Be sure that you are working with the right tax documents, and you can ensure that you are compliant as required by the tax officials.

    Equipment

    Both freelancers and contract employees are responsible for their own equipment. While you might want to be offering some equipment to contract employees who are working within your office, it often isn’t a requirement unless you need them to accomplish specific goals.

    What is the Best Option for Your Business?

    Now let’s take a look at what options are the best fit for your business goals and needs.

    The Amount of Work Needed

    How much work needs to be done? Think about how much work is involved in the project you are setting. Do you just need a quick one-off project done? Or do you have much more complicated tasks coming up that having a contract employee on hand will be helpful for?

    You might also want to refer to the typical jobs performed by both freelancers and contract employees to find out what types of jobs are better suited for each different type of employee.

    Costs

    On the whole, freelancers tend to be less expensive than contract employees. Because a contract employee is coming on for a longer period of time, they tend to have higher rates as they are also working with fewer clients at once.

    However, it is possible to have an expensive freelancer, all dependent on the type of job you need to be done and how accomplished you want your freelancer to be.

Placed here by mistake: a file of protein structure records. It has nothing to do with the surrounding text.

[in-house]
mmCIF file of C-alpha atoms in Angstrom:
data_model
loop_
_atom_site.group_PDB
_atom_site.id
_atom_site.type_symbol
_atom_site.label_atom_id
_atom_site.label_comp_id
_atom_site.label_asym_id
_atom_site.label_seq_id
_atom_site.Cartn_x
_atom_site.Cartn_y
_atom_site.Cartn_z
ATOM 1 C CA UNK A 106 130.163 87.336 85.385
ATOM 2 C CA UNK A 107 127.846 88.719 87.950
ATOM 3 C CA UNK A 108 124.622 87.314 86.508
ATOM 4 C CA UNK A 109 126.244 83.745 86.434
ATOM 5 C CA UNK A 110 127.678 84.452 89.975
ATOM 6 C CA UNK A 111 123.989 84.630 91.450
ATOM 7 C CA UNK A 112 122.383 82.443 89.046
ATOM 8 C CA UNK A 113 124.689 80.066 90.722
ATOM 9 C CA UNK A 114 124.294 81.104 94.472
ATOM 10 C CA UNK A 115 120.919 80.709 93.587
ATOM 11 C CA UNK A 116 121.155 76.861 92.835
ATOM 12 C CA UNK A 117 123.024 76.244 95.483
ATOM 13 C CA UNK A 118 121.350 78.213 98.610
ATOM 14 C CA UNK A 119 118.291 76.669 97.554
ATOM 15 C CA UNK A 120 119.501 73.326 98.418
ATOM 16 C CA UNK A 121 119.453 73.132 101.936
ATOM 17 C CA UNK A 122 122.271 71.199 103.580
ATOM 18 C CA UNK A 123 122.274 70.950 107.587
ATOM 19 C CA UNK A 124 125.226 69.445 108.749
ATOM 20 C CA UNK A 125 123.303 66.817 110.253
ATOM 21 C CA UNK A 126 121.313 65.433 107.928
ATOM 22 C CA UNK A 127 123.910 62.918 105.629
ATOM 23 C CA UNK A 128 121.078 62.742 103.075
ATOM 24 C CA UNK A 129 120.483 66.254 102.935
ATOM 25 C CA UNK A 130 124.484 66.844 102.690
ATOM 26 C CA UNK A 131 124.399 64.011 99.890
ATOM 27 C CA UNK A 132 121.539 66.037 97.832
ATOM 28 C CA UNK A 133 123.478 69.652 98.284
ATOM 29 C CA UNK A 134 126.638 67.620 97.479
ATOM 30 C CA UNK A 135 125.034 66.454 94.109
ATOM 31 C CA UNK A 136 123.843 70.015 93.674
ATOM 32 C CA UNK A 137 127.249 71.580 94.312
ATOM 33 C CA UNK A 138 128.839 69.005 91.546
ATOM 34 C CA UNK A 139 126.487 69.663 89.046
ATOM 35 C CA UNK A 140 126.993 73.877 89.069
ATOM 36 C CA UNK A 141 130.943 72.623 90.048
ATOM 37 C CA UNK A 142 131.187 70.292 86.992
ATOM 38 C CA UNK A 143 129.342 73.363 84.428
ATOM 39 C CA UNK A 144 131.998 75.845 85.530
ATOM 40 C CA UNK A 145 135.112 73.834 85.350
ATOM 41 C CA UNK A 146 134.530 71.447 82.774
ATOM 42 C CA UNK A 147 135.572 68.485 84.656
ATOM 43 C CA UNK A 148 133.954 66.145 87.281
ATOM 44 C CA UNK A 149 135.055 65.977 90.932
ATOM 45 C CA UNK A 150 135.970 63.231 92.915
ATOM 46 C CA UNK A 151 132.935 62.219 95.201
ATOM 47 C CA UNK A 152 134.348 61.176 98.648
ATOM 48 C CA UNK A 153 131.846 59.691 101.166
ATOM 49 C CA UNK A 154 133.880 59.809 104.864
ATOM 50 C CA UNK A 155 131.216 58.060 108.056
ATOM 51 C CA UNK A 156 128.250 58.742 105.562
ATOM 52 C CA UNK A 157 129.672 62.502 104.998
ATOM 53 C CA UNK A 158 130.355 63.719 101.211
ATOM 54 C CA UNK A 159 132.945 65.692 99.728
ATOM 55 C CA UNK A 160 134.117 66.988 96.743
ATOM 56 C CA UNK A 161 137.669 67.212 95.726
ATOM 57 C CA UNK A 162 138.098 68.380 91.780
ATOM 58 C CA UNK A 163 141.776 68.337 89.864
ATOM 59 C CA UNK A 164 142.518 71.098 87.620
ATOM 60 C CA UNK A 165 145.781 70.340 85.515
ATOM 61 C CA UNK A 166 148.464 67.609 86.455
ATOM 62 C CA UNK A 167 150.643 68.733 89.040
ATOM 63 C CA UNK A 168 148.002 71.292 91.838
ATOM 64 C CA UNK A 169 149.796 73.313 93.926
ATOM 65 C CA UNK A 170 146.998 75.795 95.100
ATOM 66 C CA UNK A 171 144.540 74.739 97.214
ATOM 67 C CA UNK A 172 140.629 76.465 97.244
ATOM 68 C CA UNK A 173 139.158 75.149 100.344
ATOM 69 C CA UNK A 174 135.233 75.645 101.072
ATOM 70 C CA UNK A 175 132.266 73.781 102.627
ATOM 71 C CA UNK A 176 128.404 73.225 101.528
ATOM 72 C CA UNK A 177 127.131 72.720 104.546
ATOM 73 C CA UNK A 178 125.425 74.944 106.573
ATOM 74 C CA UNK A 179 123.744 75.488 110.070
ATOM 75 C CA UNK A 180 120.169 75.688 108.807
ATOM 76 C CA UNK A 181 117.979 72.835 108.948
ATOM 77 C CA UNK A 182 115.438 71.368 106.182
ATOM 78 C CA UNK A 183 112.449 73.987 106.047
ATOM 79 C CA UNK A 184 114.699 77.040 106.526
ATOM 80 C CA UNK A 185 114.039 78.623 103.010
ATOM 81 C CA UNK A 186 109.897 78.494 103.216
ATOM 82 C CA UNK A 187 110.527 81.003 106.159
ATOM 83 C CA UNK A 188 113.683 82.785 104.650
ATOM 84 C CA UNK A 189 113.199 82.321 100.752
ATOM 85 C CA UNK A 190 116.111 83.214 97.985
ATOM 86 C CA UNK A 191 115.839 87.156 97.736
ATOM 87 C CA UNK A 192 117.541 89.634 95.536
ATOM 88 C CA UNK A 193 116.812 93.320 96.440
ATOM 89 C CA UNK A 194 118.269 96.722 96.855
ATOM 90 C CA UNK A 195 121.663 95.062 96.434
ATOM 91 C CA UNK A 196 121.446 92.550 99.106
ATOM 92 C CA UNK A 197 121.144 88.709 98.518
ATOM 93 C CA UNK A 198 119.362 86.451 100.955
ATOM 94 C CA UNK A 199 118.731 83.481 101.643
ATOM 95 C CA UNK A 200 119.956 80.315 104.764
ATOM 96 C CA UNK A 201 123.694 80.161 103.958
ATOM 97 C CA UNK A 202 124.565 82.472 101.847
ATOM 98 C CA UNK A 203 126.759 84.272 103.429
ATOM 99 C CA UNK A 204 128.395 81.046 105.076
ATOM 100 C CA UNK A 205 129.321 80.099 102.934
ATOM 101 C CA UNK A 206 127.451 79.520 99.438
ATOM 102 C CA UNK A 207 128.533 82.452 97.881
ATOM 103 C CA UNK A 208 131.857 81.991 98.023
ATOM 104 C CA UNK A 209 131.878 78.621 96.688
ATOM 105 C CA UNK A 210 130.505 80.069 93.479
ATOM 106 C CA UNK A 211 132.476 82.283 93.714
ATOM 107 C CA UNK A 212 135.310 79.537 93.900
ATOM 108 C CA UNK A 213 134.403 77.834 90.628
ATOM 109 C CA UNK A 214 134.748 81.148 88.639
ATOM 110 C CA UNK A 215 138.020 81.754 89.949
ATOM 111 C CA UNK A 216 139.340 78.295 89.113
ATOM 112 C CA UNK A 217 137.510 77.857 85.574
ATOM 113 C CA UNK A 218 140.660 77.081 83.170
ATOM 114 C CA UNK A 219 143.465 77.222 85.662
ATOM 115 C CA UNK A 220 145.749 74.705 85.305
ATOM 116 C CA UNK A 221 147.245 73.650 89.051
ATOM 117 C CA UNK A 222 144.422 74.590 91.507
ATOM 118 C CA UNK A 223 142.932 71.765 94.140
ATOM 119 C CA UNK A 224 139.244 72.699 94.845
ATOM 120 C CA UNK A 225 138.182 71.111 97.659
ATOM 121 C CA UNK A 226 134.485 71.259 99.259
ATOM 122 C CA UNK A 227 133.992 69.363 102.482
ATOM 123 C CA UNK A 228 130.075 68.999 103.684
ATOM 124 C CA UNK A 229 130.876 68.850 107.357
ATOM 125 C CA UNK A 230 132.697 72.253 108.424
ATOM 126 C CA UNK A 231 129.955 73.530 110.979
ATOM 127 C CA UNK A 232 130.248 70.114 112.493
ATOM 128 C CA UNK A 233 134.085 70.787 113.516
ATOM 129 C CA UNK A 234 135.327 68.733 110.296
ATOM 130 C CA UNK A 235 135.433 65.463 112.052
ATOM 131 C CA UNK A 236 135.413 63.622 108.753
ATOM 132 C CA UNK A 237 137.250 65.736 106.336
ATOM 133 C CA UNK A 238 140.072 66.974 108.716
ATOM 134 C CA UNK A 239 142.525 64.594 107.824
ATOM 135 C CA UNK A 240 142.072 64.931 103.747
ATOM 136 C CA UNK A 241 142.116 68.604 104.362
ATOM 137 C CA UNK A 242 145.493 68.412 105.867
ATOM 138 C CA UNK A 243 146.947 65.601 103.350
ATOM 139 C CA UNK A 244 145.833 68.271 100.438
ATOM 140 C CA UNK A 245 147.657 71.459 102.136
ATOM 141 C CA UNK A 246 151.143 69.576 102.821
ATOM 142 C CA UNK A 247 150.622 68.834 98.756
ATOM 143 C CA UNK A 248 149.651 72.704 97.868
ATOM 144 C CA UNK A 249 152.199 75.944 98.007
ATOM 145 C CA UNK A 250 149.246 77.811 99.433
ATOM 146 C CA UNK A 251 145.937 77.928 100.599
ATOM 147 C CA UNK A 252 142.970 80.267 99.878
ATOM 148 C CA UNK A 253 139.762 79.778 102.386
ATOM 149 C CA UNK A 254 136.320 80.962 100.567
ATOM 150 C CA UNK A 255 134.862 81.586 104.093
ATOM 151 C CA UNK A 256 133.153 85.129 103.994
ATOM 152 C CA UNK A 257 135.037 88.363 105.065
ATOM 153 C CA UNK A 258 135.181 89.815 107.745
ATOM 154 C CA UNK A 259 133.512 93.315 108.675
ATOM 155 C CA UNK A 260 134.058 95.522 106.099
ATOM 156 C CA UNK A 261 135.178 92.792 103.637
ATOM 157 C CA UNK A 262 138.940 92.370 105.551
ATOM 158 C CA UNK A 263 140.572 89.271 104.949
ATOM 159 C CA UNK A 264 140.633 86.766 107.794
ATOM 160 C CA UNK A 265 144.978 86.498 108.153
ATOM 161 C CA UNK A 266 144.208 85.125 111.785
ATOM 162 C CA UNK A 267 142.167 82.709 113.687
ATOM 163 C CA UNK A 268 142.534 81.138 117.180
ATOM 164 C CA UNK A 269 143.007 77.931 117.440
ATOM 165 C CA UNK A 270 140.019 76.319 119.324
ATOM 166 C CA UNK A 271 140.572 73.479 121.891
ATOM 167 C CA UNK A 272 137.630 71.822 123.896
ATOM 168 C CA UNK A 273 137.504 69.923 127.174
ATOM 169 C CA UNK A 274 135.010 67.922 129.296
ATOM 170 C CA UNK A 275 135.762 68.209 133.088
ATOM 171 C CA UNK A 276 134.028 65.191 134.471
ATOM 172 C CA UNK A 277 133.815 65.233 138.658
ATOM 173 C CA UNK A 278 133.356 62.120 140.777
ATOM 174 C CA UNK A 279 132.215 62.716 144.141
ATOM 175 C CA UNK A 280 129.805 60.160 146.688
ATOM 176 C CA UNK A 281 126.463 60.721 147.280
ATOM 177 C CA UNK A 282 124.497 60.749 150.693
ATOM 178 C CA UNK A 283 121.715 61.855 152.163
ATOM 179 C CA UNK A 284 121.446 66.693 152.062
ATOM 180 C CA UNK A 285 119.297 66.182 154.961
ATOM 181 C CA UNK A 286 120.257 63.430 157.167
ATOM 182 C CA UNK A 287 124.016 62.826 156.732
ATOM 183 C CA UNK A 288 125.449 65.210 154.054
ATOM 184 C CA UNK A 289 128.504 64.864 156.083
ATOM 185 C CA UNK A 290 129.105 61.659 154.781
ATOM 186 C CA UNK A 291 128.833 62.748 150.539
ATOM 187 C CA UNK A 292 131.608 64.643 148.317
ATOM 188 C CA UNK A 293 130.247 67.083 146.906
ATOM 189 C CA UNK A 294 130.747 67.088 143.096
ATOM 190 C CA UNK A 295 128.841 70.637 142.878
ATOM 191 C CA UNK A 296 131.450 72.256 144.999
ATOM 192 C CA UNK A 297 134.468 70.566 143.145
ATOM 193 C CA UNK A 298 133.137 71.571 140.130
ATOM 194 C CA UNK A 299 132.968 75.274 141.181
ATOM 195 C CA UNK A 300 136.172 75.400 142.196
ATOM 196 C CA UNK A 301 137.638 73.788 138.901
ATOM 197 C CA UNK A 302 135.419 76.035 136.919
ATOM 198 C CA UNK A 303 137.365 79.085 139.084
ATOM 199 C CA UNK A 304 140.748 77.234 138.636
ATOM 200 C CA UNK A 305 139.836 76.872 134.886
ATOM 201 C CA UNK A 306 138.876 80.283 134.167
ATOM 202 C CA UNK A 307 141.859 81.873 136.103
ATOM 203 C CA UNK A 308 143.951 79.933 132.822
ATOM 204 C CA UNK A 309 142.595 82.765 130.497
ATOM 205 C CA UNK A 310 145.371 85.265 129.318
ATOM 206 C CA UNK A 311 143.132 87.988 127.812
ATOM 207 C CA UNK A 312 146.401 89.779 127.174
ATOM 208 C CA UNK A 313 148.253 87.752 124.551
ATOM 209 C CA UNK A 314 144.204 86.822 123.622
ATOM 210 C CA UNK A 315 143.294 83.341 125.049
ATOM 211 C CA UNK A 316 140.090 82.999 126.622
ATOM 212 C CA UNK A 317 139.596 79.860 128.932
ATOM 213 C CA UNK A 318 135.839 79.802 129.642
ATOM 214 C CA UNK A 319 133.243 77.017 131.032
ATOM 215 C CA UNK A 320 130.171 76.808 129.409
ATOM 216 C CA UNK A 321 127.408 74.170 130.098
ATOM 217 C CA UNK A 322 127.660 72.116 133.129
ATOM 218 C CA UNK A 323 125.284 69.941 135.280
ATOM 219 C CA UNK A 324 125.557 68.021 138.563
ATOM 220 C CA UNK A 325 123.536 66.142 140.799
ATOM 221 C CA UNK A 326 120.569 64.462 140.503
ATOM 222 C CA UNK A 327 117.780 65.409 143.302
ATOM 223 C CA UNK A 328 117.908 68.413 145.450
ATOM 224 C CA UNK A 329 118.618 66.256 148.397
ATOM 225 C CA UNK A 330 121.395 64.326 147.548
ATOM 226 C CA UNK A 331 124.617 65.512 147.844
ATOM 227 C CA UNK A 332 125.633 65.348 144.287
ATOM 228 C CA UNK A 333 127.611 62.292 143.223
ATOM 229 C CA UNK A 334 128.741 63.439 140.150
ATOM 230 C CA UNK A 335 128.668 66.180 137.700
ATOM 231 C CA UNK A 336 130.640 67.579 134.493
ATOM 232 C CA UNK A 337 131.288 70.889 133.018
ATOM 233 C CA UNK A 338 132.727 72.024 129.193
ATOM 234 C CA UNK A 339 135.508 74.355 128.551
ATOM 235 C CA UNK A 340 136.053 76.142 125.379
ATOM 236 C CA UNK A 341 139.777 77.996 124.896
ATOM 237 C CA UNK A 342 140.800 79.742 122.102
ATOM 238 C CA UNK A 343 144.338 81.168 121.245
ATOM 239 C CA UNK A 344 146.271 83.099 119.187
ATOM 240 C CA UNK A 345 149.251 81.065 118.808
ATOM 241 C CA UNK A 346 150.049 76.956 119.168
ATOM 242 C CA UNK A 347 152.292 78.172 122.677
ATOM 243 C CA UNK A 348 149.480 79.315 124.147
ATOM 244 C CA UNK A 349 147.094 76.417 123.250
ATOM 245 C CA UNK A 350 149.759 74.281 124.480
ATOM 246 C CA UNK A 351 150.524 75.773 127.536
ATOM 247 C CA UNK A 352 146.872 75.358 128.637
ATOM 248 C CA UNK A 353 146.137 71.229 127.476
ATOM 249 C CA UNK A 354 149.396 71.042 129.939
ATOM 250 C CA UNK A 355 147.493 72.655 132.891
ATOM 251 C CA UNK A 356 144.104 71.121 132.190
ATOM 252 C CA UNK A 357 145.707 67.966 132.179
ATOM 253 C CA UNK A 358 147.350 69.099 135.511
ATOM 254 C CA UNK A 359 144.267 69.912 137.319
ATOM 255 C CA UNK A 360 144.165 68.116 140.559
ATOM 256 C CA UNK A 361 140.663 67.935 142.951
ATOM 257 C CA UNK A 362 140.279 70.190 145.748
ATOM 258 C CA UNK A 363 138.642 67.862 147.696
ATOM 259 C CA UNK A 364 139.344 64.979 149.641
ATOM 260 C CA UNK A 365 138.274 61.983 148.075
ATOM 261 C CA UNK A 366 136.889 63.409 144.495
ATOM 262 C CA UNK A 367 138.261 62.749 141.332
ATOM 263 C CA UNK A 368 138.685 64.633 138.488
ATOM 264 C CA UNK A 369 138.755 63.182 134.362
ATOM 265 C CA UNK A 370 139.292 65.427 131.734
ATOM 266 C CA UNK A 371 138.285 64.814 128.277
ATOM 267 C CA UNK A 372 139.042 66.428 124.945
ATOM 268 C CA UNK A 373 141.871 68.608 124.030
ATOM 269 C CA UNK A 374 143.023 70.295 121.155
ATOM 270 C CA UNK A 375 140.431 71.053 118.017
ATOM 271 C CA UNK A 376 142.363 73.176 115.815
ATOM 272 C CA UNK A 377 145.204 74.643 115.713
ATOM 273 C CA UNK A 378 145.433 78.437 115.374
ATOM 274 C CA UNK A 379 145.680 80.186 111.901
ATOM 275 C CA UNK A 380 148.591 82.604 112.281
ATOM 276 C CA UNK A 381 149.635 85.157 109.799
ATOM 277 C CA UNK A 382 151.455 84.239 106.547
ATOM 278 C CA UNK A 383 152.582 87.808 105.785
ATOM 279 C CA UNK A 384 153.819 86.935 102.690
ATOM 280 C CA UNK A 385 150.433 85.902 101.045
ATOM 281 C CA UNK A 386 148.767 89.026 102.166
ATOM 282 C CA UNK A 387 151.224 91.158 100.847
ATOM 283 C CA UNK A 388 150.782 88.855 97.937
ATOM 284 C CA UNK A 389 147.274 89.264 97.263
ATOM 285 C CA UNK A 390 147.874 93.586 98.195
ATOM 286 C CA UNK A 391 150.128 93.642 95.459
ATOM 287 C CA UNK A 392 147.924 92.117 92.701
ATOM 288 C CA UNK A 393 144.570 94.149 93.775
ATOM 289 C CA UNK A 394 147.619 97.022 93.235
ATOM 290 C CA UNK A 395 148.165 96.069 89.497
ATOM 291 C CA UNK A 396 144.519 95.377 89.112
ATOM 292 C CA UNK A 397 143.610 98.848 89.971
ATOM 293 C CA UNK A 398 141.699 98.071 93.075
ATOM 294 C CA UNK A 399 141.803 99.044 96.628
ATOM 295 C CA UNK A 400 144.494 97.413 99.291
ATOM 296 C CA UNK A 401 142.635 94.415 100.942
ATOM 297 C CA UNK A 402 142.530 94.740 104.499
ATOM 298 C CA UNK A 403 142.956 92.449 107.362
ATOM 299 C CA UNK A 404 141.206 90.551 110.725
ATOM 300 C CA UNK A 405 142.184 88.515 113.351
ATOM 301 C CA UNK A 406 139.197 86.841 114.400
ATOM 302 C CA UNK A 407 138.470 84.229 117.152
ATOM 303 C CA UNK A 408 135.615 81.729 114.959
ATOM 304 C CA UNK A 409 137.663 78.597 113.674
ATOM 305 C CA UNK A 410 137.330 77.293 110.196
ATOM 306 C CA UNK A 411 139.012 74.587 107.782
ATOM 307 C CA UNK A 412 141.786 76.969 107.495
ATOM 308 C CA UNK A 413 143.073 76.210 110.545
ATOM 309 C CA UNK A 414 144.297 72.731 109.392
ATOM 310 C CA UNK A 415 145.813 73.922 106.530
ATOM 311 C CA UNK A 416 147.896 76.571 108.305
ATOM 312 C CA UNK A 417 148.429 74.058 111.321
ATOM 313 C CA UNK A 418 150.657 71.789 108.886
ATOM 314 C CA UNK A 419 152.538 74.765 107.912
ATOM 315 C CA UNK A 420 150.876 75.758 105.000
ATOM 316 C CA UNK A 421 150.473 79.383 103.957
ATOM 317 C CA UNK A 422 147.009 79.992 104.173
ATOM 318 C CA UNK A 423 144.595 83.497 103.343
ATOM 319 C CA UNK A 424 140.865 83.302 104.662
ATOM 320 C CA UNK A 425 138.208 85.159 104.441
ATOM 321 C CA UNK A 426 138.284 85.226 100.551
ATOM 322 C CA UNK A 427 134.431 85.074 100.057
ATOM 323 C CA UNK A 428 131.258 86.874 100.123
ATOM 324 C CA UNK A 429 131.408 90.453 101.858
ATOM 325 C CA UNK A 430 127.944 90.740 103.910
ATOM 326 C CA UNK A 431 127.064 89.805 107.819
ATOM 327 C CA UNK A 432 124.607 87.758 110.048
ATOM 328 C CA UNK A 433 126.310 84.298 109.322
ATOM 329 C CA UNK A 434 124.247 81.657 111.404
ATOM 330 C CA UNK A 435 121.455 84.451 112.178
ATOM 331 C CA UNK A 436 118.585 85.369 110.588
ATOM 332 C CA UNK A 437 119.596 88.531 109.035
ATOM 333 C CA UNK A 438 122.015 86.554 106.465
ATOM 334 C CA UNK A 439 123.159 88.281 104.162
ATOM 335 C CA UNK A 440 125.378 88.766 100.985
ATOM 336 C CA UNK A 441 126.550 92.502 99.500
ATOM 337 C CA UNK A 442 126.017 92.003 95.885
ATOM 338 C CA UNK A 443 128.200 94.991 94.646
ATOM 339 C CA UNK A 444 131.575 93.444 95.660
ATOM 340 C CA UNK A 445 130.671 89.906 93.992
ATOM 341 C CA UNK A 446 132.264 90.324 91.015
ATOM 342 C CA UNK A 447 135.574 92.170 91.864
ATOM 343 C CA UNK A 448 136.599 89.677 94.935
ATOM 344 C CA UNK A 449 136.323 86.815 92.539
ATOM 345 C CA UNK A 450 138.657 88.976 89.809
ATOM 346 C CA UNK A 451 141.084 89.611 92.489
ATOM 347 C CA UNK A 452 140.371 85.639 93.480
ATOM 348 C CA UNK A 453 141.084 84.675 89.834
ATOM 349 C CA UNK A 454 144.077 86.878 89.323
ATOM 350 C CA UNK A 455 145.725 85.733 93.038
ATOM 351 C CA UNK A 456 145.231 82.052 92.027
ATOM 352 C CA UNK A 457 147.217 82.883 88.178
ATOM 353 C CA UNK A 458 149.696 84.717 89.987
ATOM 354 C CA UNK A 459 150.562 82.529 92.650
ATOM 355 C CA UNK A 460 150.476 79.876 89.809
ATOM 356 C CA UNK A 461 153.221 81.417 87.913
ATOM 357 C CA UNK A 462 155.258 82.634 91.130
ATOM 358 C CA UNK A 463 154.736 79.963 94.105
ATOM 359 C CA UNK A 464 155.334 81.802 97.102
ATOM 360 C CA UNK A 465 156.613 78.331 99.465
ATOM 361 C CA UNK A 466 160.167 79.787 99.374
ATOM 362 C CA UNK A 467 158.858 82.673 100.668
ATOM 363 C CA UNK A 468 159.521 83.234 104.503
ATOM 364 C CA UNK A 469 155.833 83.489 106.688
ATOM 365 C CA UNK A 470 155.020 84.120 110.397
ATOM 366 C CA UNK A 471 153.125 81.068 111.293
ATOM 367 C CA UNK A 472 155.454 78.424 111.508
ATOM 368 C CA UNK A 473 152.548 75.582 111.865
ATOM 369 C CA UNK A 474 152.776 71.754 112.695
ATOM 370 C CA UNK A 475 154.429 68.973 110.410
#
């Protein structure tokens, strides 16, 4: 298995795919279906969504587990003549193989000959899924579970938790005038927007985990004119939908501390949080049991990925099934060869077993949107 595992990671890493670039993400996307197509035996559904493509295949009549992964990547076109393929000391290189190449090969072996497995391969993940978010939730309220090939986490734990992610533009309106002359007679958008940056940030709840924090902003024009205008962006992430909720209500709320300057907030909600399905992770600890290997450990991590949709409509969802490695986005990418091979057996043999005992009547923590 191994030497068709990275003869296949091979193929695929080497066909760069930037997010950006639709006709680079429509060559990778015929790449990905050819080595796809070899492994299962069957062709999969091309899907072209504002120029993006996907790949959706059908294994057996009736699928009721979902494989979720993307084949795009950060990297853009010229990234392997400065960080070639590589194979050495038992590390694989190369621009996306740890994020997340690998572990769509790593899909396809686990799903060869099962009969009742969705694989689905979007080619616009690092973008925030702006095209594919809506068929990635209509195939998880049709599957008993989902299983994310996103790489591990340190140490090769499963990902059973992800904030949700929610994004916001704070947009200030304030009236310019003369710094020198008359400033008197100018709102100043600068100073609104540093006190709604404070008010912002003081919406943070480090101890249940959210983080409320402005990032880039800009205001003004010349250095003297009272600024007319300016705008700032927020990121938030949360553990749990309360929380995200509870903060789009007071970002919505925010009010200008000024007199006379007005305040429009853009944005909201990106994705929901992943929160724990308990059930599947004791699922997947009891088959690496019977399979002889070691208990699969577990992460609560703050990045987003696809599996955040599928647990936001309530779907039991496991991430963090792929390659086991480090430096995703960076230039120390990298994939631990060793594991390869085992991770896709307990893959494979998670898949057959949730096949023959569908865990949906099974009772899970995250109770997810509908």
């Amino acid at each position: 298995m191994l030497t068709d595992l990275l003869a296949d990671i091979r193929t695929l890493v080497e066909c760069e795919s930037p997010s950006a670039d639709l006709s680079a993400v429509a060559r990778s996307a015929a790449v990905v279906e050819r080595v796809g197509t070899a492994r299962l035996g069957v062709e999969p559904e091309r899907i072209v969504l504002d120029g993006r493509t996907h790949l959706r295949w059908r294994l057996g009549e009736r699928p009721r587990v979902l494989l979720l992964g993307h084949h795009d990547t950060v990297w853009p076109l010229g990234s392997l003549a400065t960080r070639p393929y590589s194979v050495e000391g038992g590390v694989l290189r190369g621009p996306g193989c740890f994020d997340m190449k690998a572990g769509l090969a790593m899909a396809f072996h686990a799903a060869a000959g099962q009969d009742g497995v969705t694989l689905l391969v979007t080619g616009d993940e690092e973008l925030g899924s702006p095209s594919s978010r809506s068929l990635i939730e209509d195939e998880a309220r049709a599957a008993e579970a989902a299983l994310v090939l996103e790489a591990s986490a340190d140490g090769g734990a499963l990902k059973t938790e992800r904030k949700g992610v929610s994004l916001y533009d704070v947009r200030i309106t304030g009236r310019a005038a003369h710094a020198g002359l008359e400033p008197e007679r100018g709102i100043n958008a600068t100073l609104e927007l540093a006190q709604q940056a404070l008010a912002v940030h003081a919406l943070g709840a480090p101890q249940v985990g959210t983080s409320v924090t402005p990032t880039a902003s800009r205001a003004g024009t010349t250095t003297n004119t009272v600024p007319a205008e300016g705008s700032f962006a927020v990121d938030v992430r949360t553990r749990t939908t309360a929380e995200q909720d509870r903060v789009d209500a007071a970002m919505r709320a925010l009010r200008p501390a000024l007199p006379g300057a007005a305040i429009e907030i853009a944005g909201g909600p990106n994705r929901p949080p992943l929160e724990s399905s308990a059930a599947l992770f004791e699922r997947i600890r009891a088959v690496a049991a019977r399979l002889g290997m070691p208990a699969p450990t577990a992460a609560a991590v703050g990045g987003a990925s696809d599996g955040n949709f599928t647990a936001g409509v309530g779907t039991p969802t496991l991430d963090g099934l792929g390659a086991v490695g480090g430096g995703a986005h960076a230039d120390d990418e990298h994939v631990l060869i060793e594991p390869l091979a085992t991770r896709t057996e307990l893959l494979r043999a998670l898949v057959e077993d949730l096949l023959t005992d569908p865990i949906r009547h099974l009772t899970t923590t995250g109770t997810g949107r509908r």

Project Length

    As mentioned earlier, contract employees tend to work on longer-term projects while a freelancer works on shorter projects that tend to take just a few hours.

    Being clear about the scope of a project internally will help you know which role is a better fit for what you have planned.

    Level of Control

    Freelancers tend to work completely on their own. That means that they don’t check-in or have ways for you to monitor their work until it is completed and in your hands.

    A contract employee, especially if they are working in your office, will give you some more control over what they do and how they comply with your needs.

    Think about how much the employee needs to be monitored and what types of work you have them do. If it requires a level of control, you might want to avoid a freelancer.

    Wrap Up

    Finding the right person to support your business growth needs is important. For different circumstances you might want a freelance worker, in others, you might want a contract employee.

    But no matter who wins in the freelance vs. contract debate, the goal is to find the right fit for your team and your business needs.

    Freelance vs. contract employees can help with a wide range of tasks, from content writing to web development to SEO. If you are in the market for inexpensive SEO services, then look no further than our blog on affordable SEO services.

    We’ll help you explore various options and find the best affordable SEO for your business goals. Click on the link above to get started today!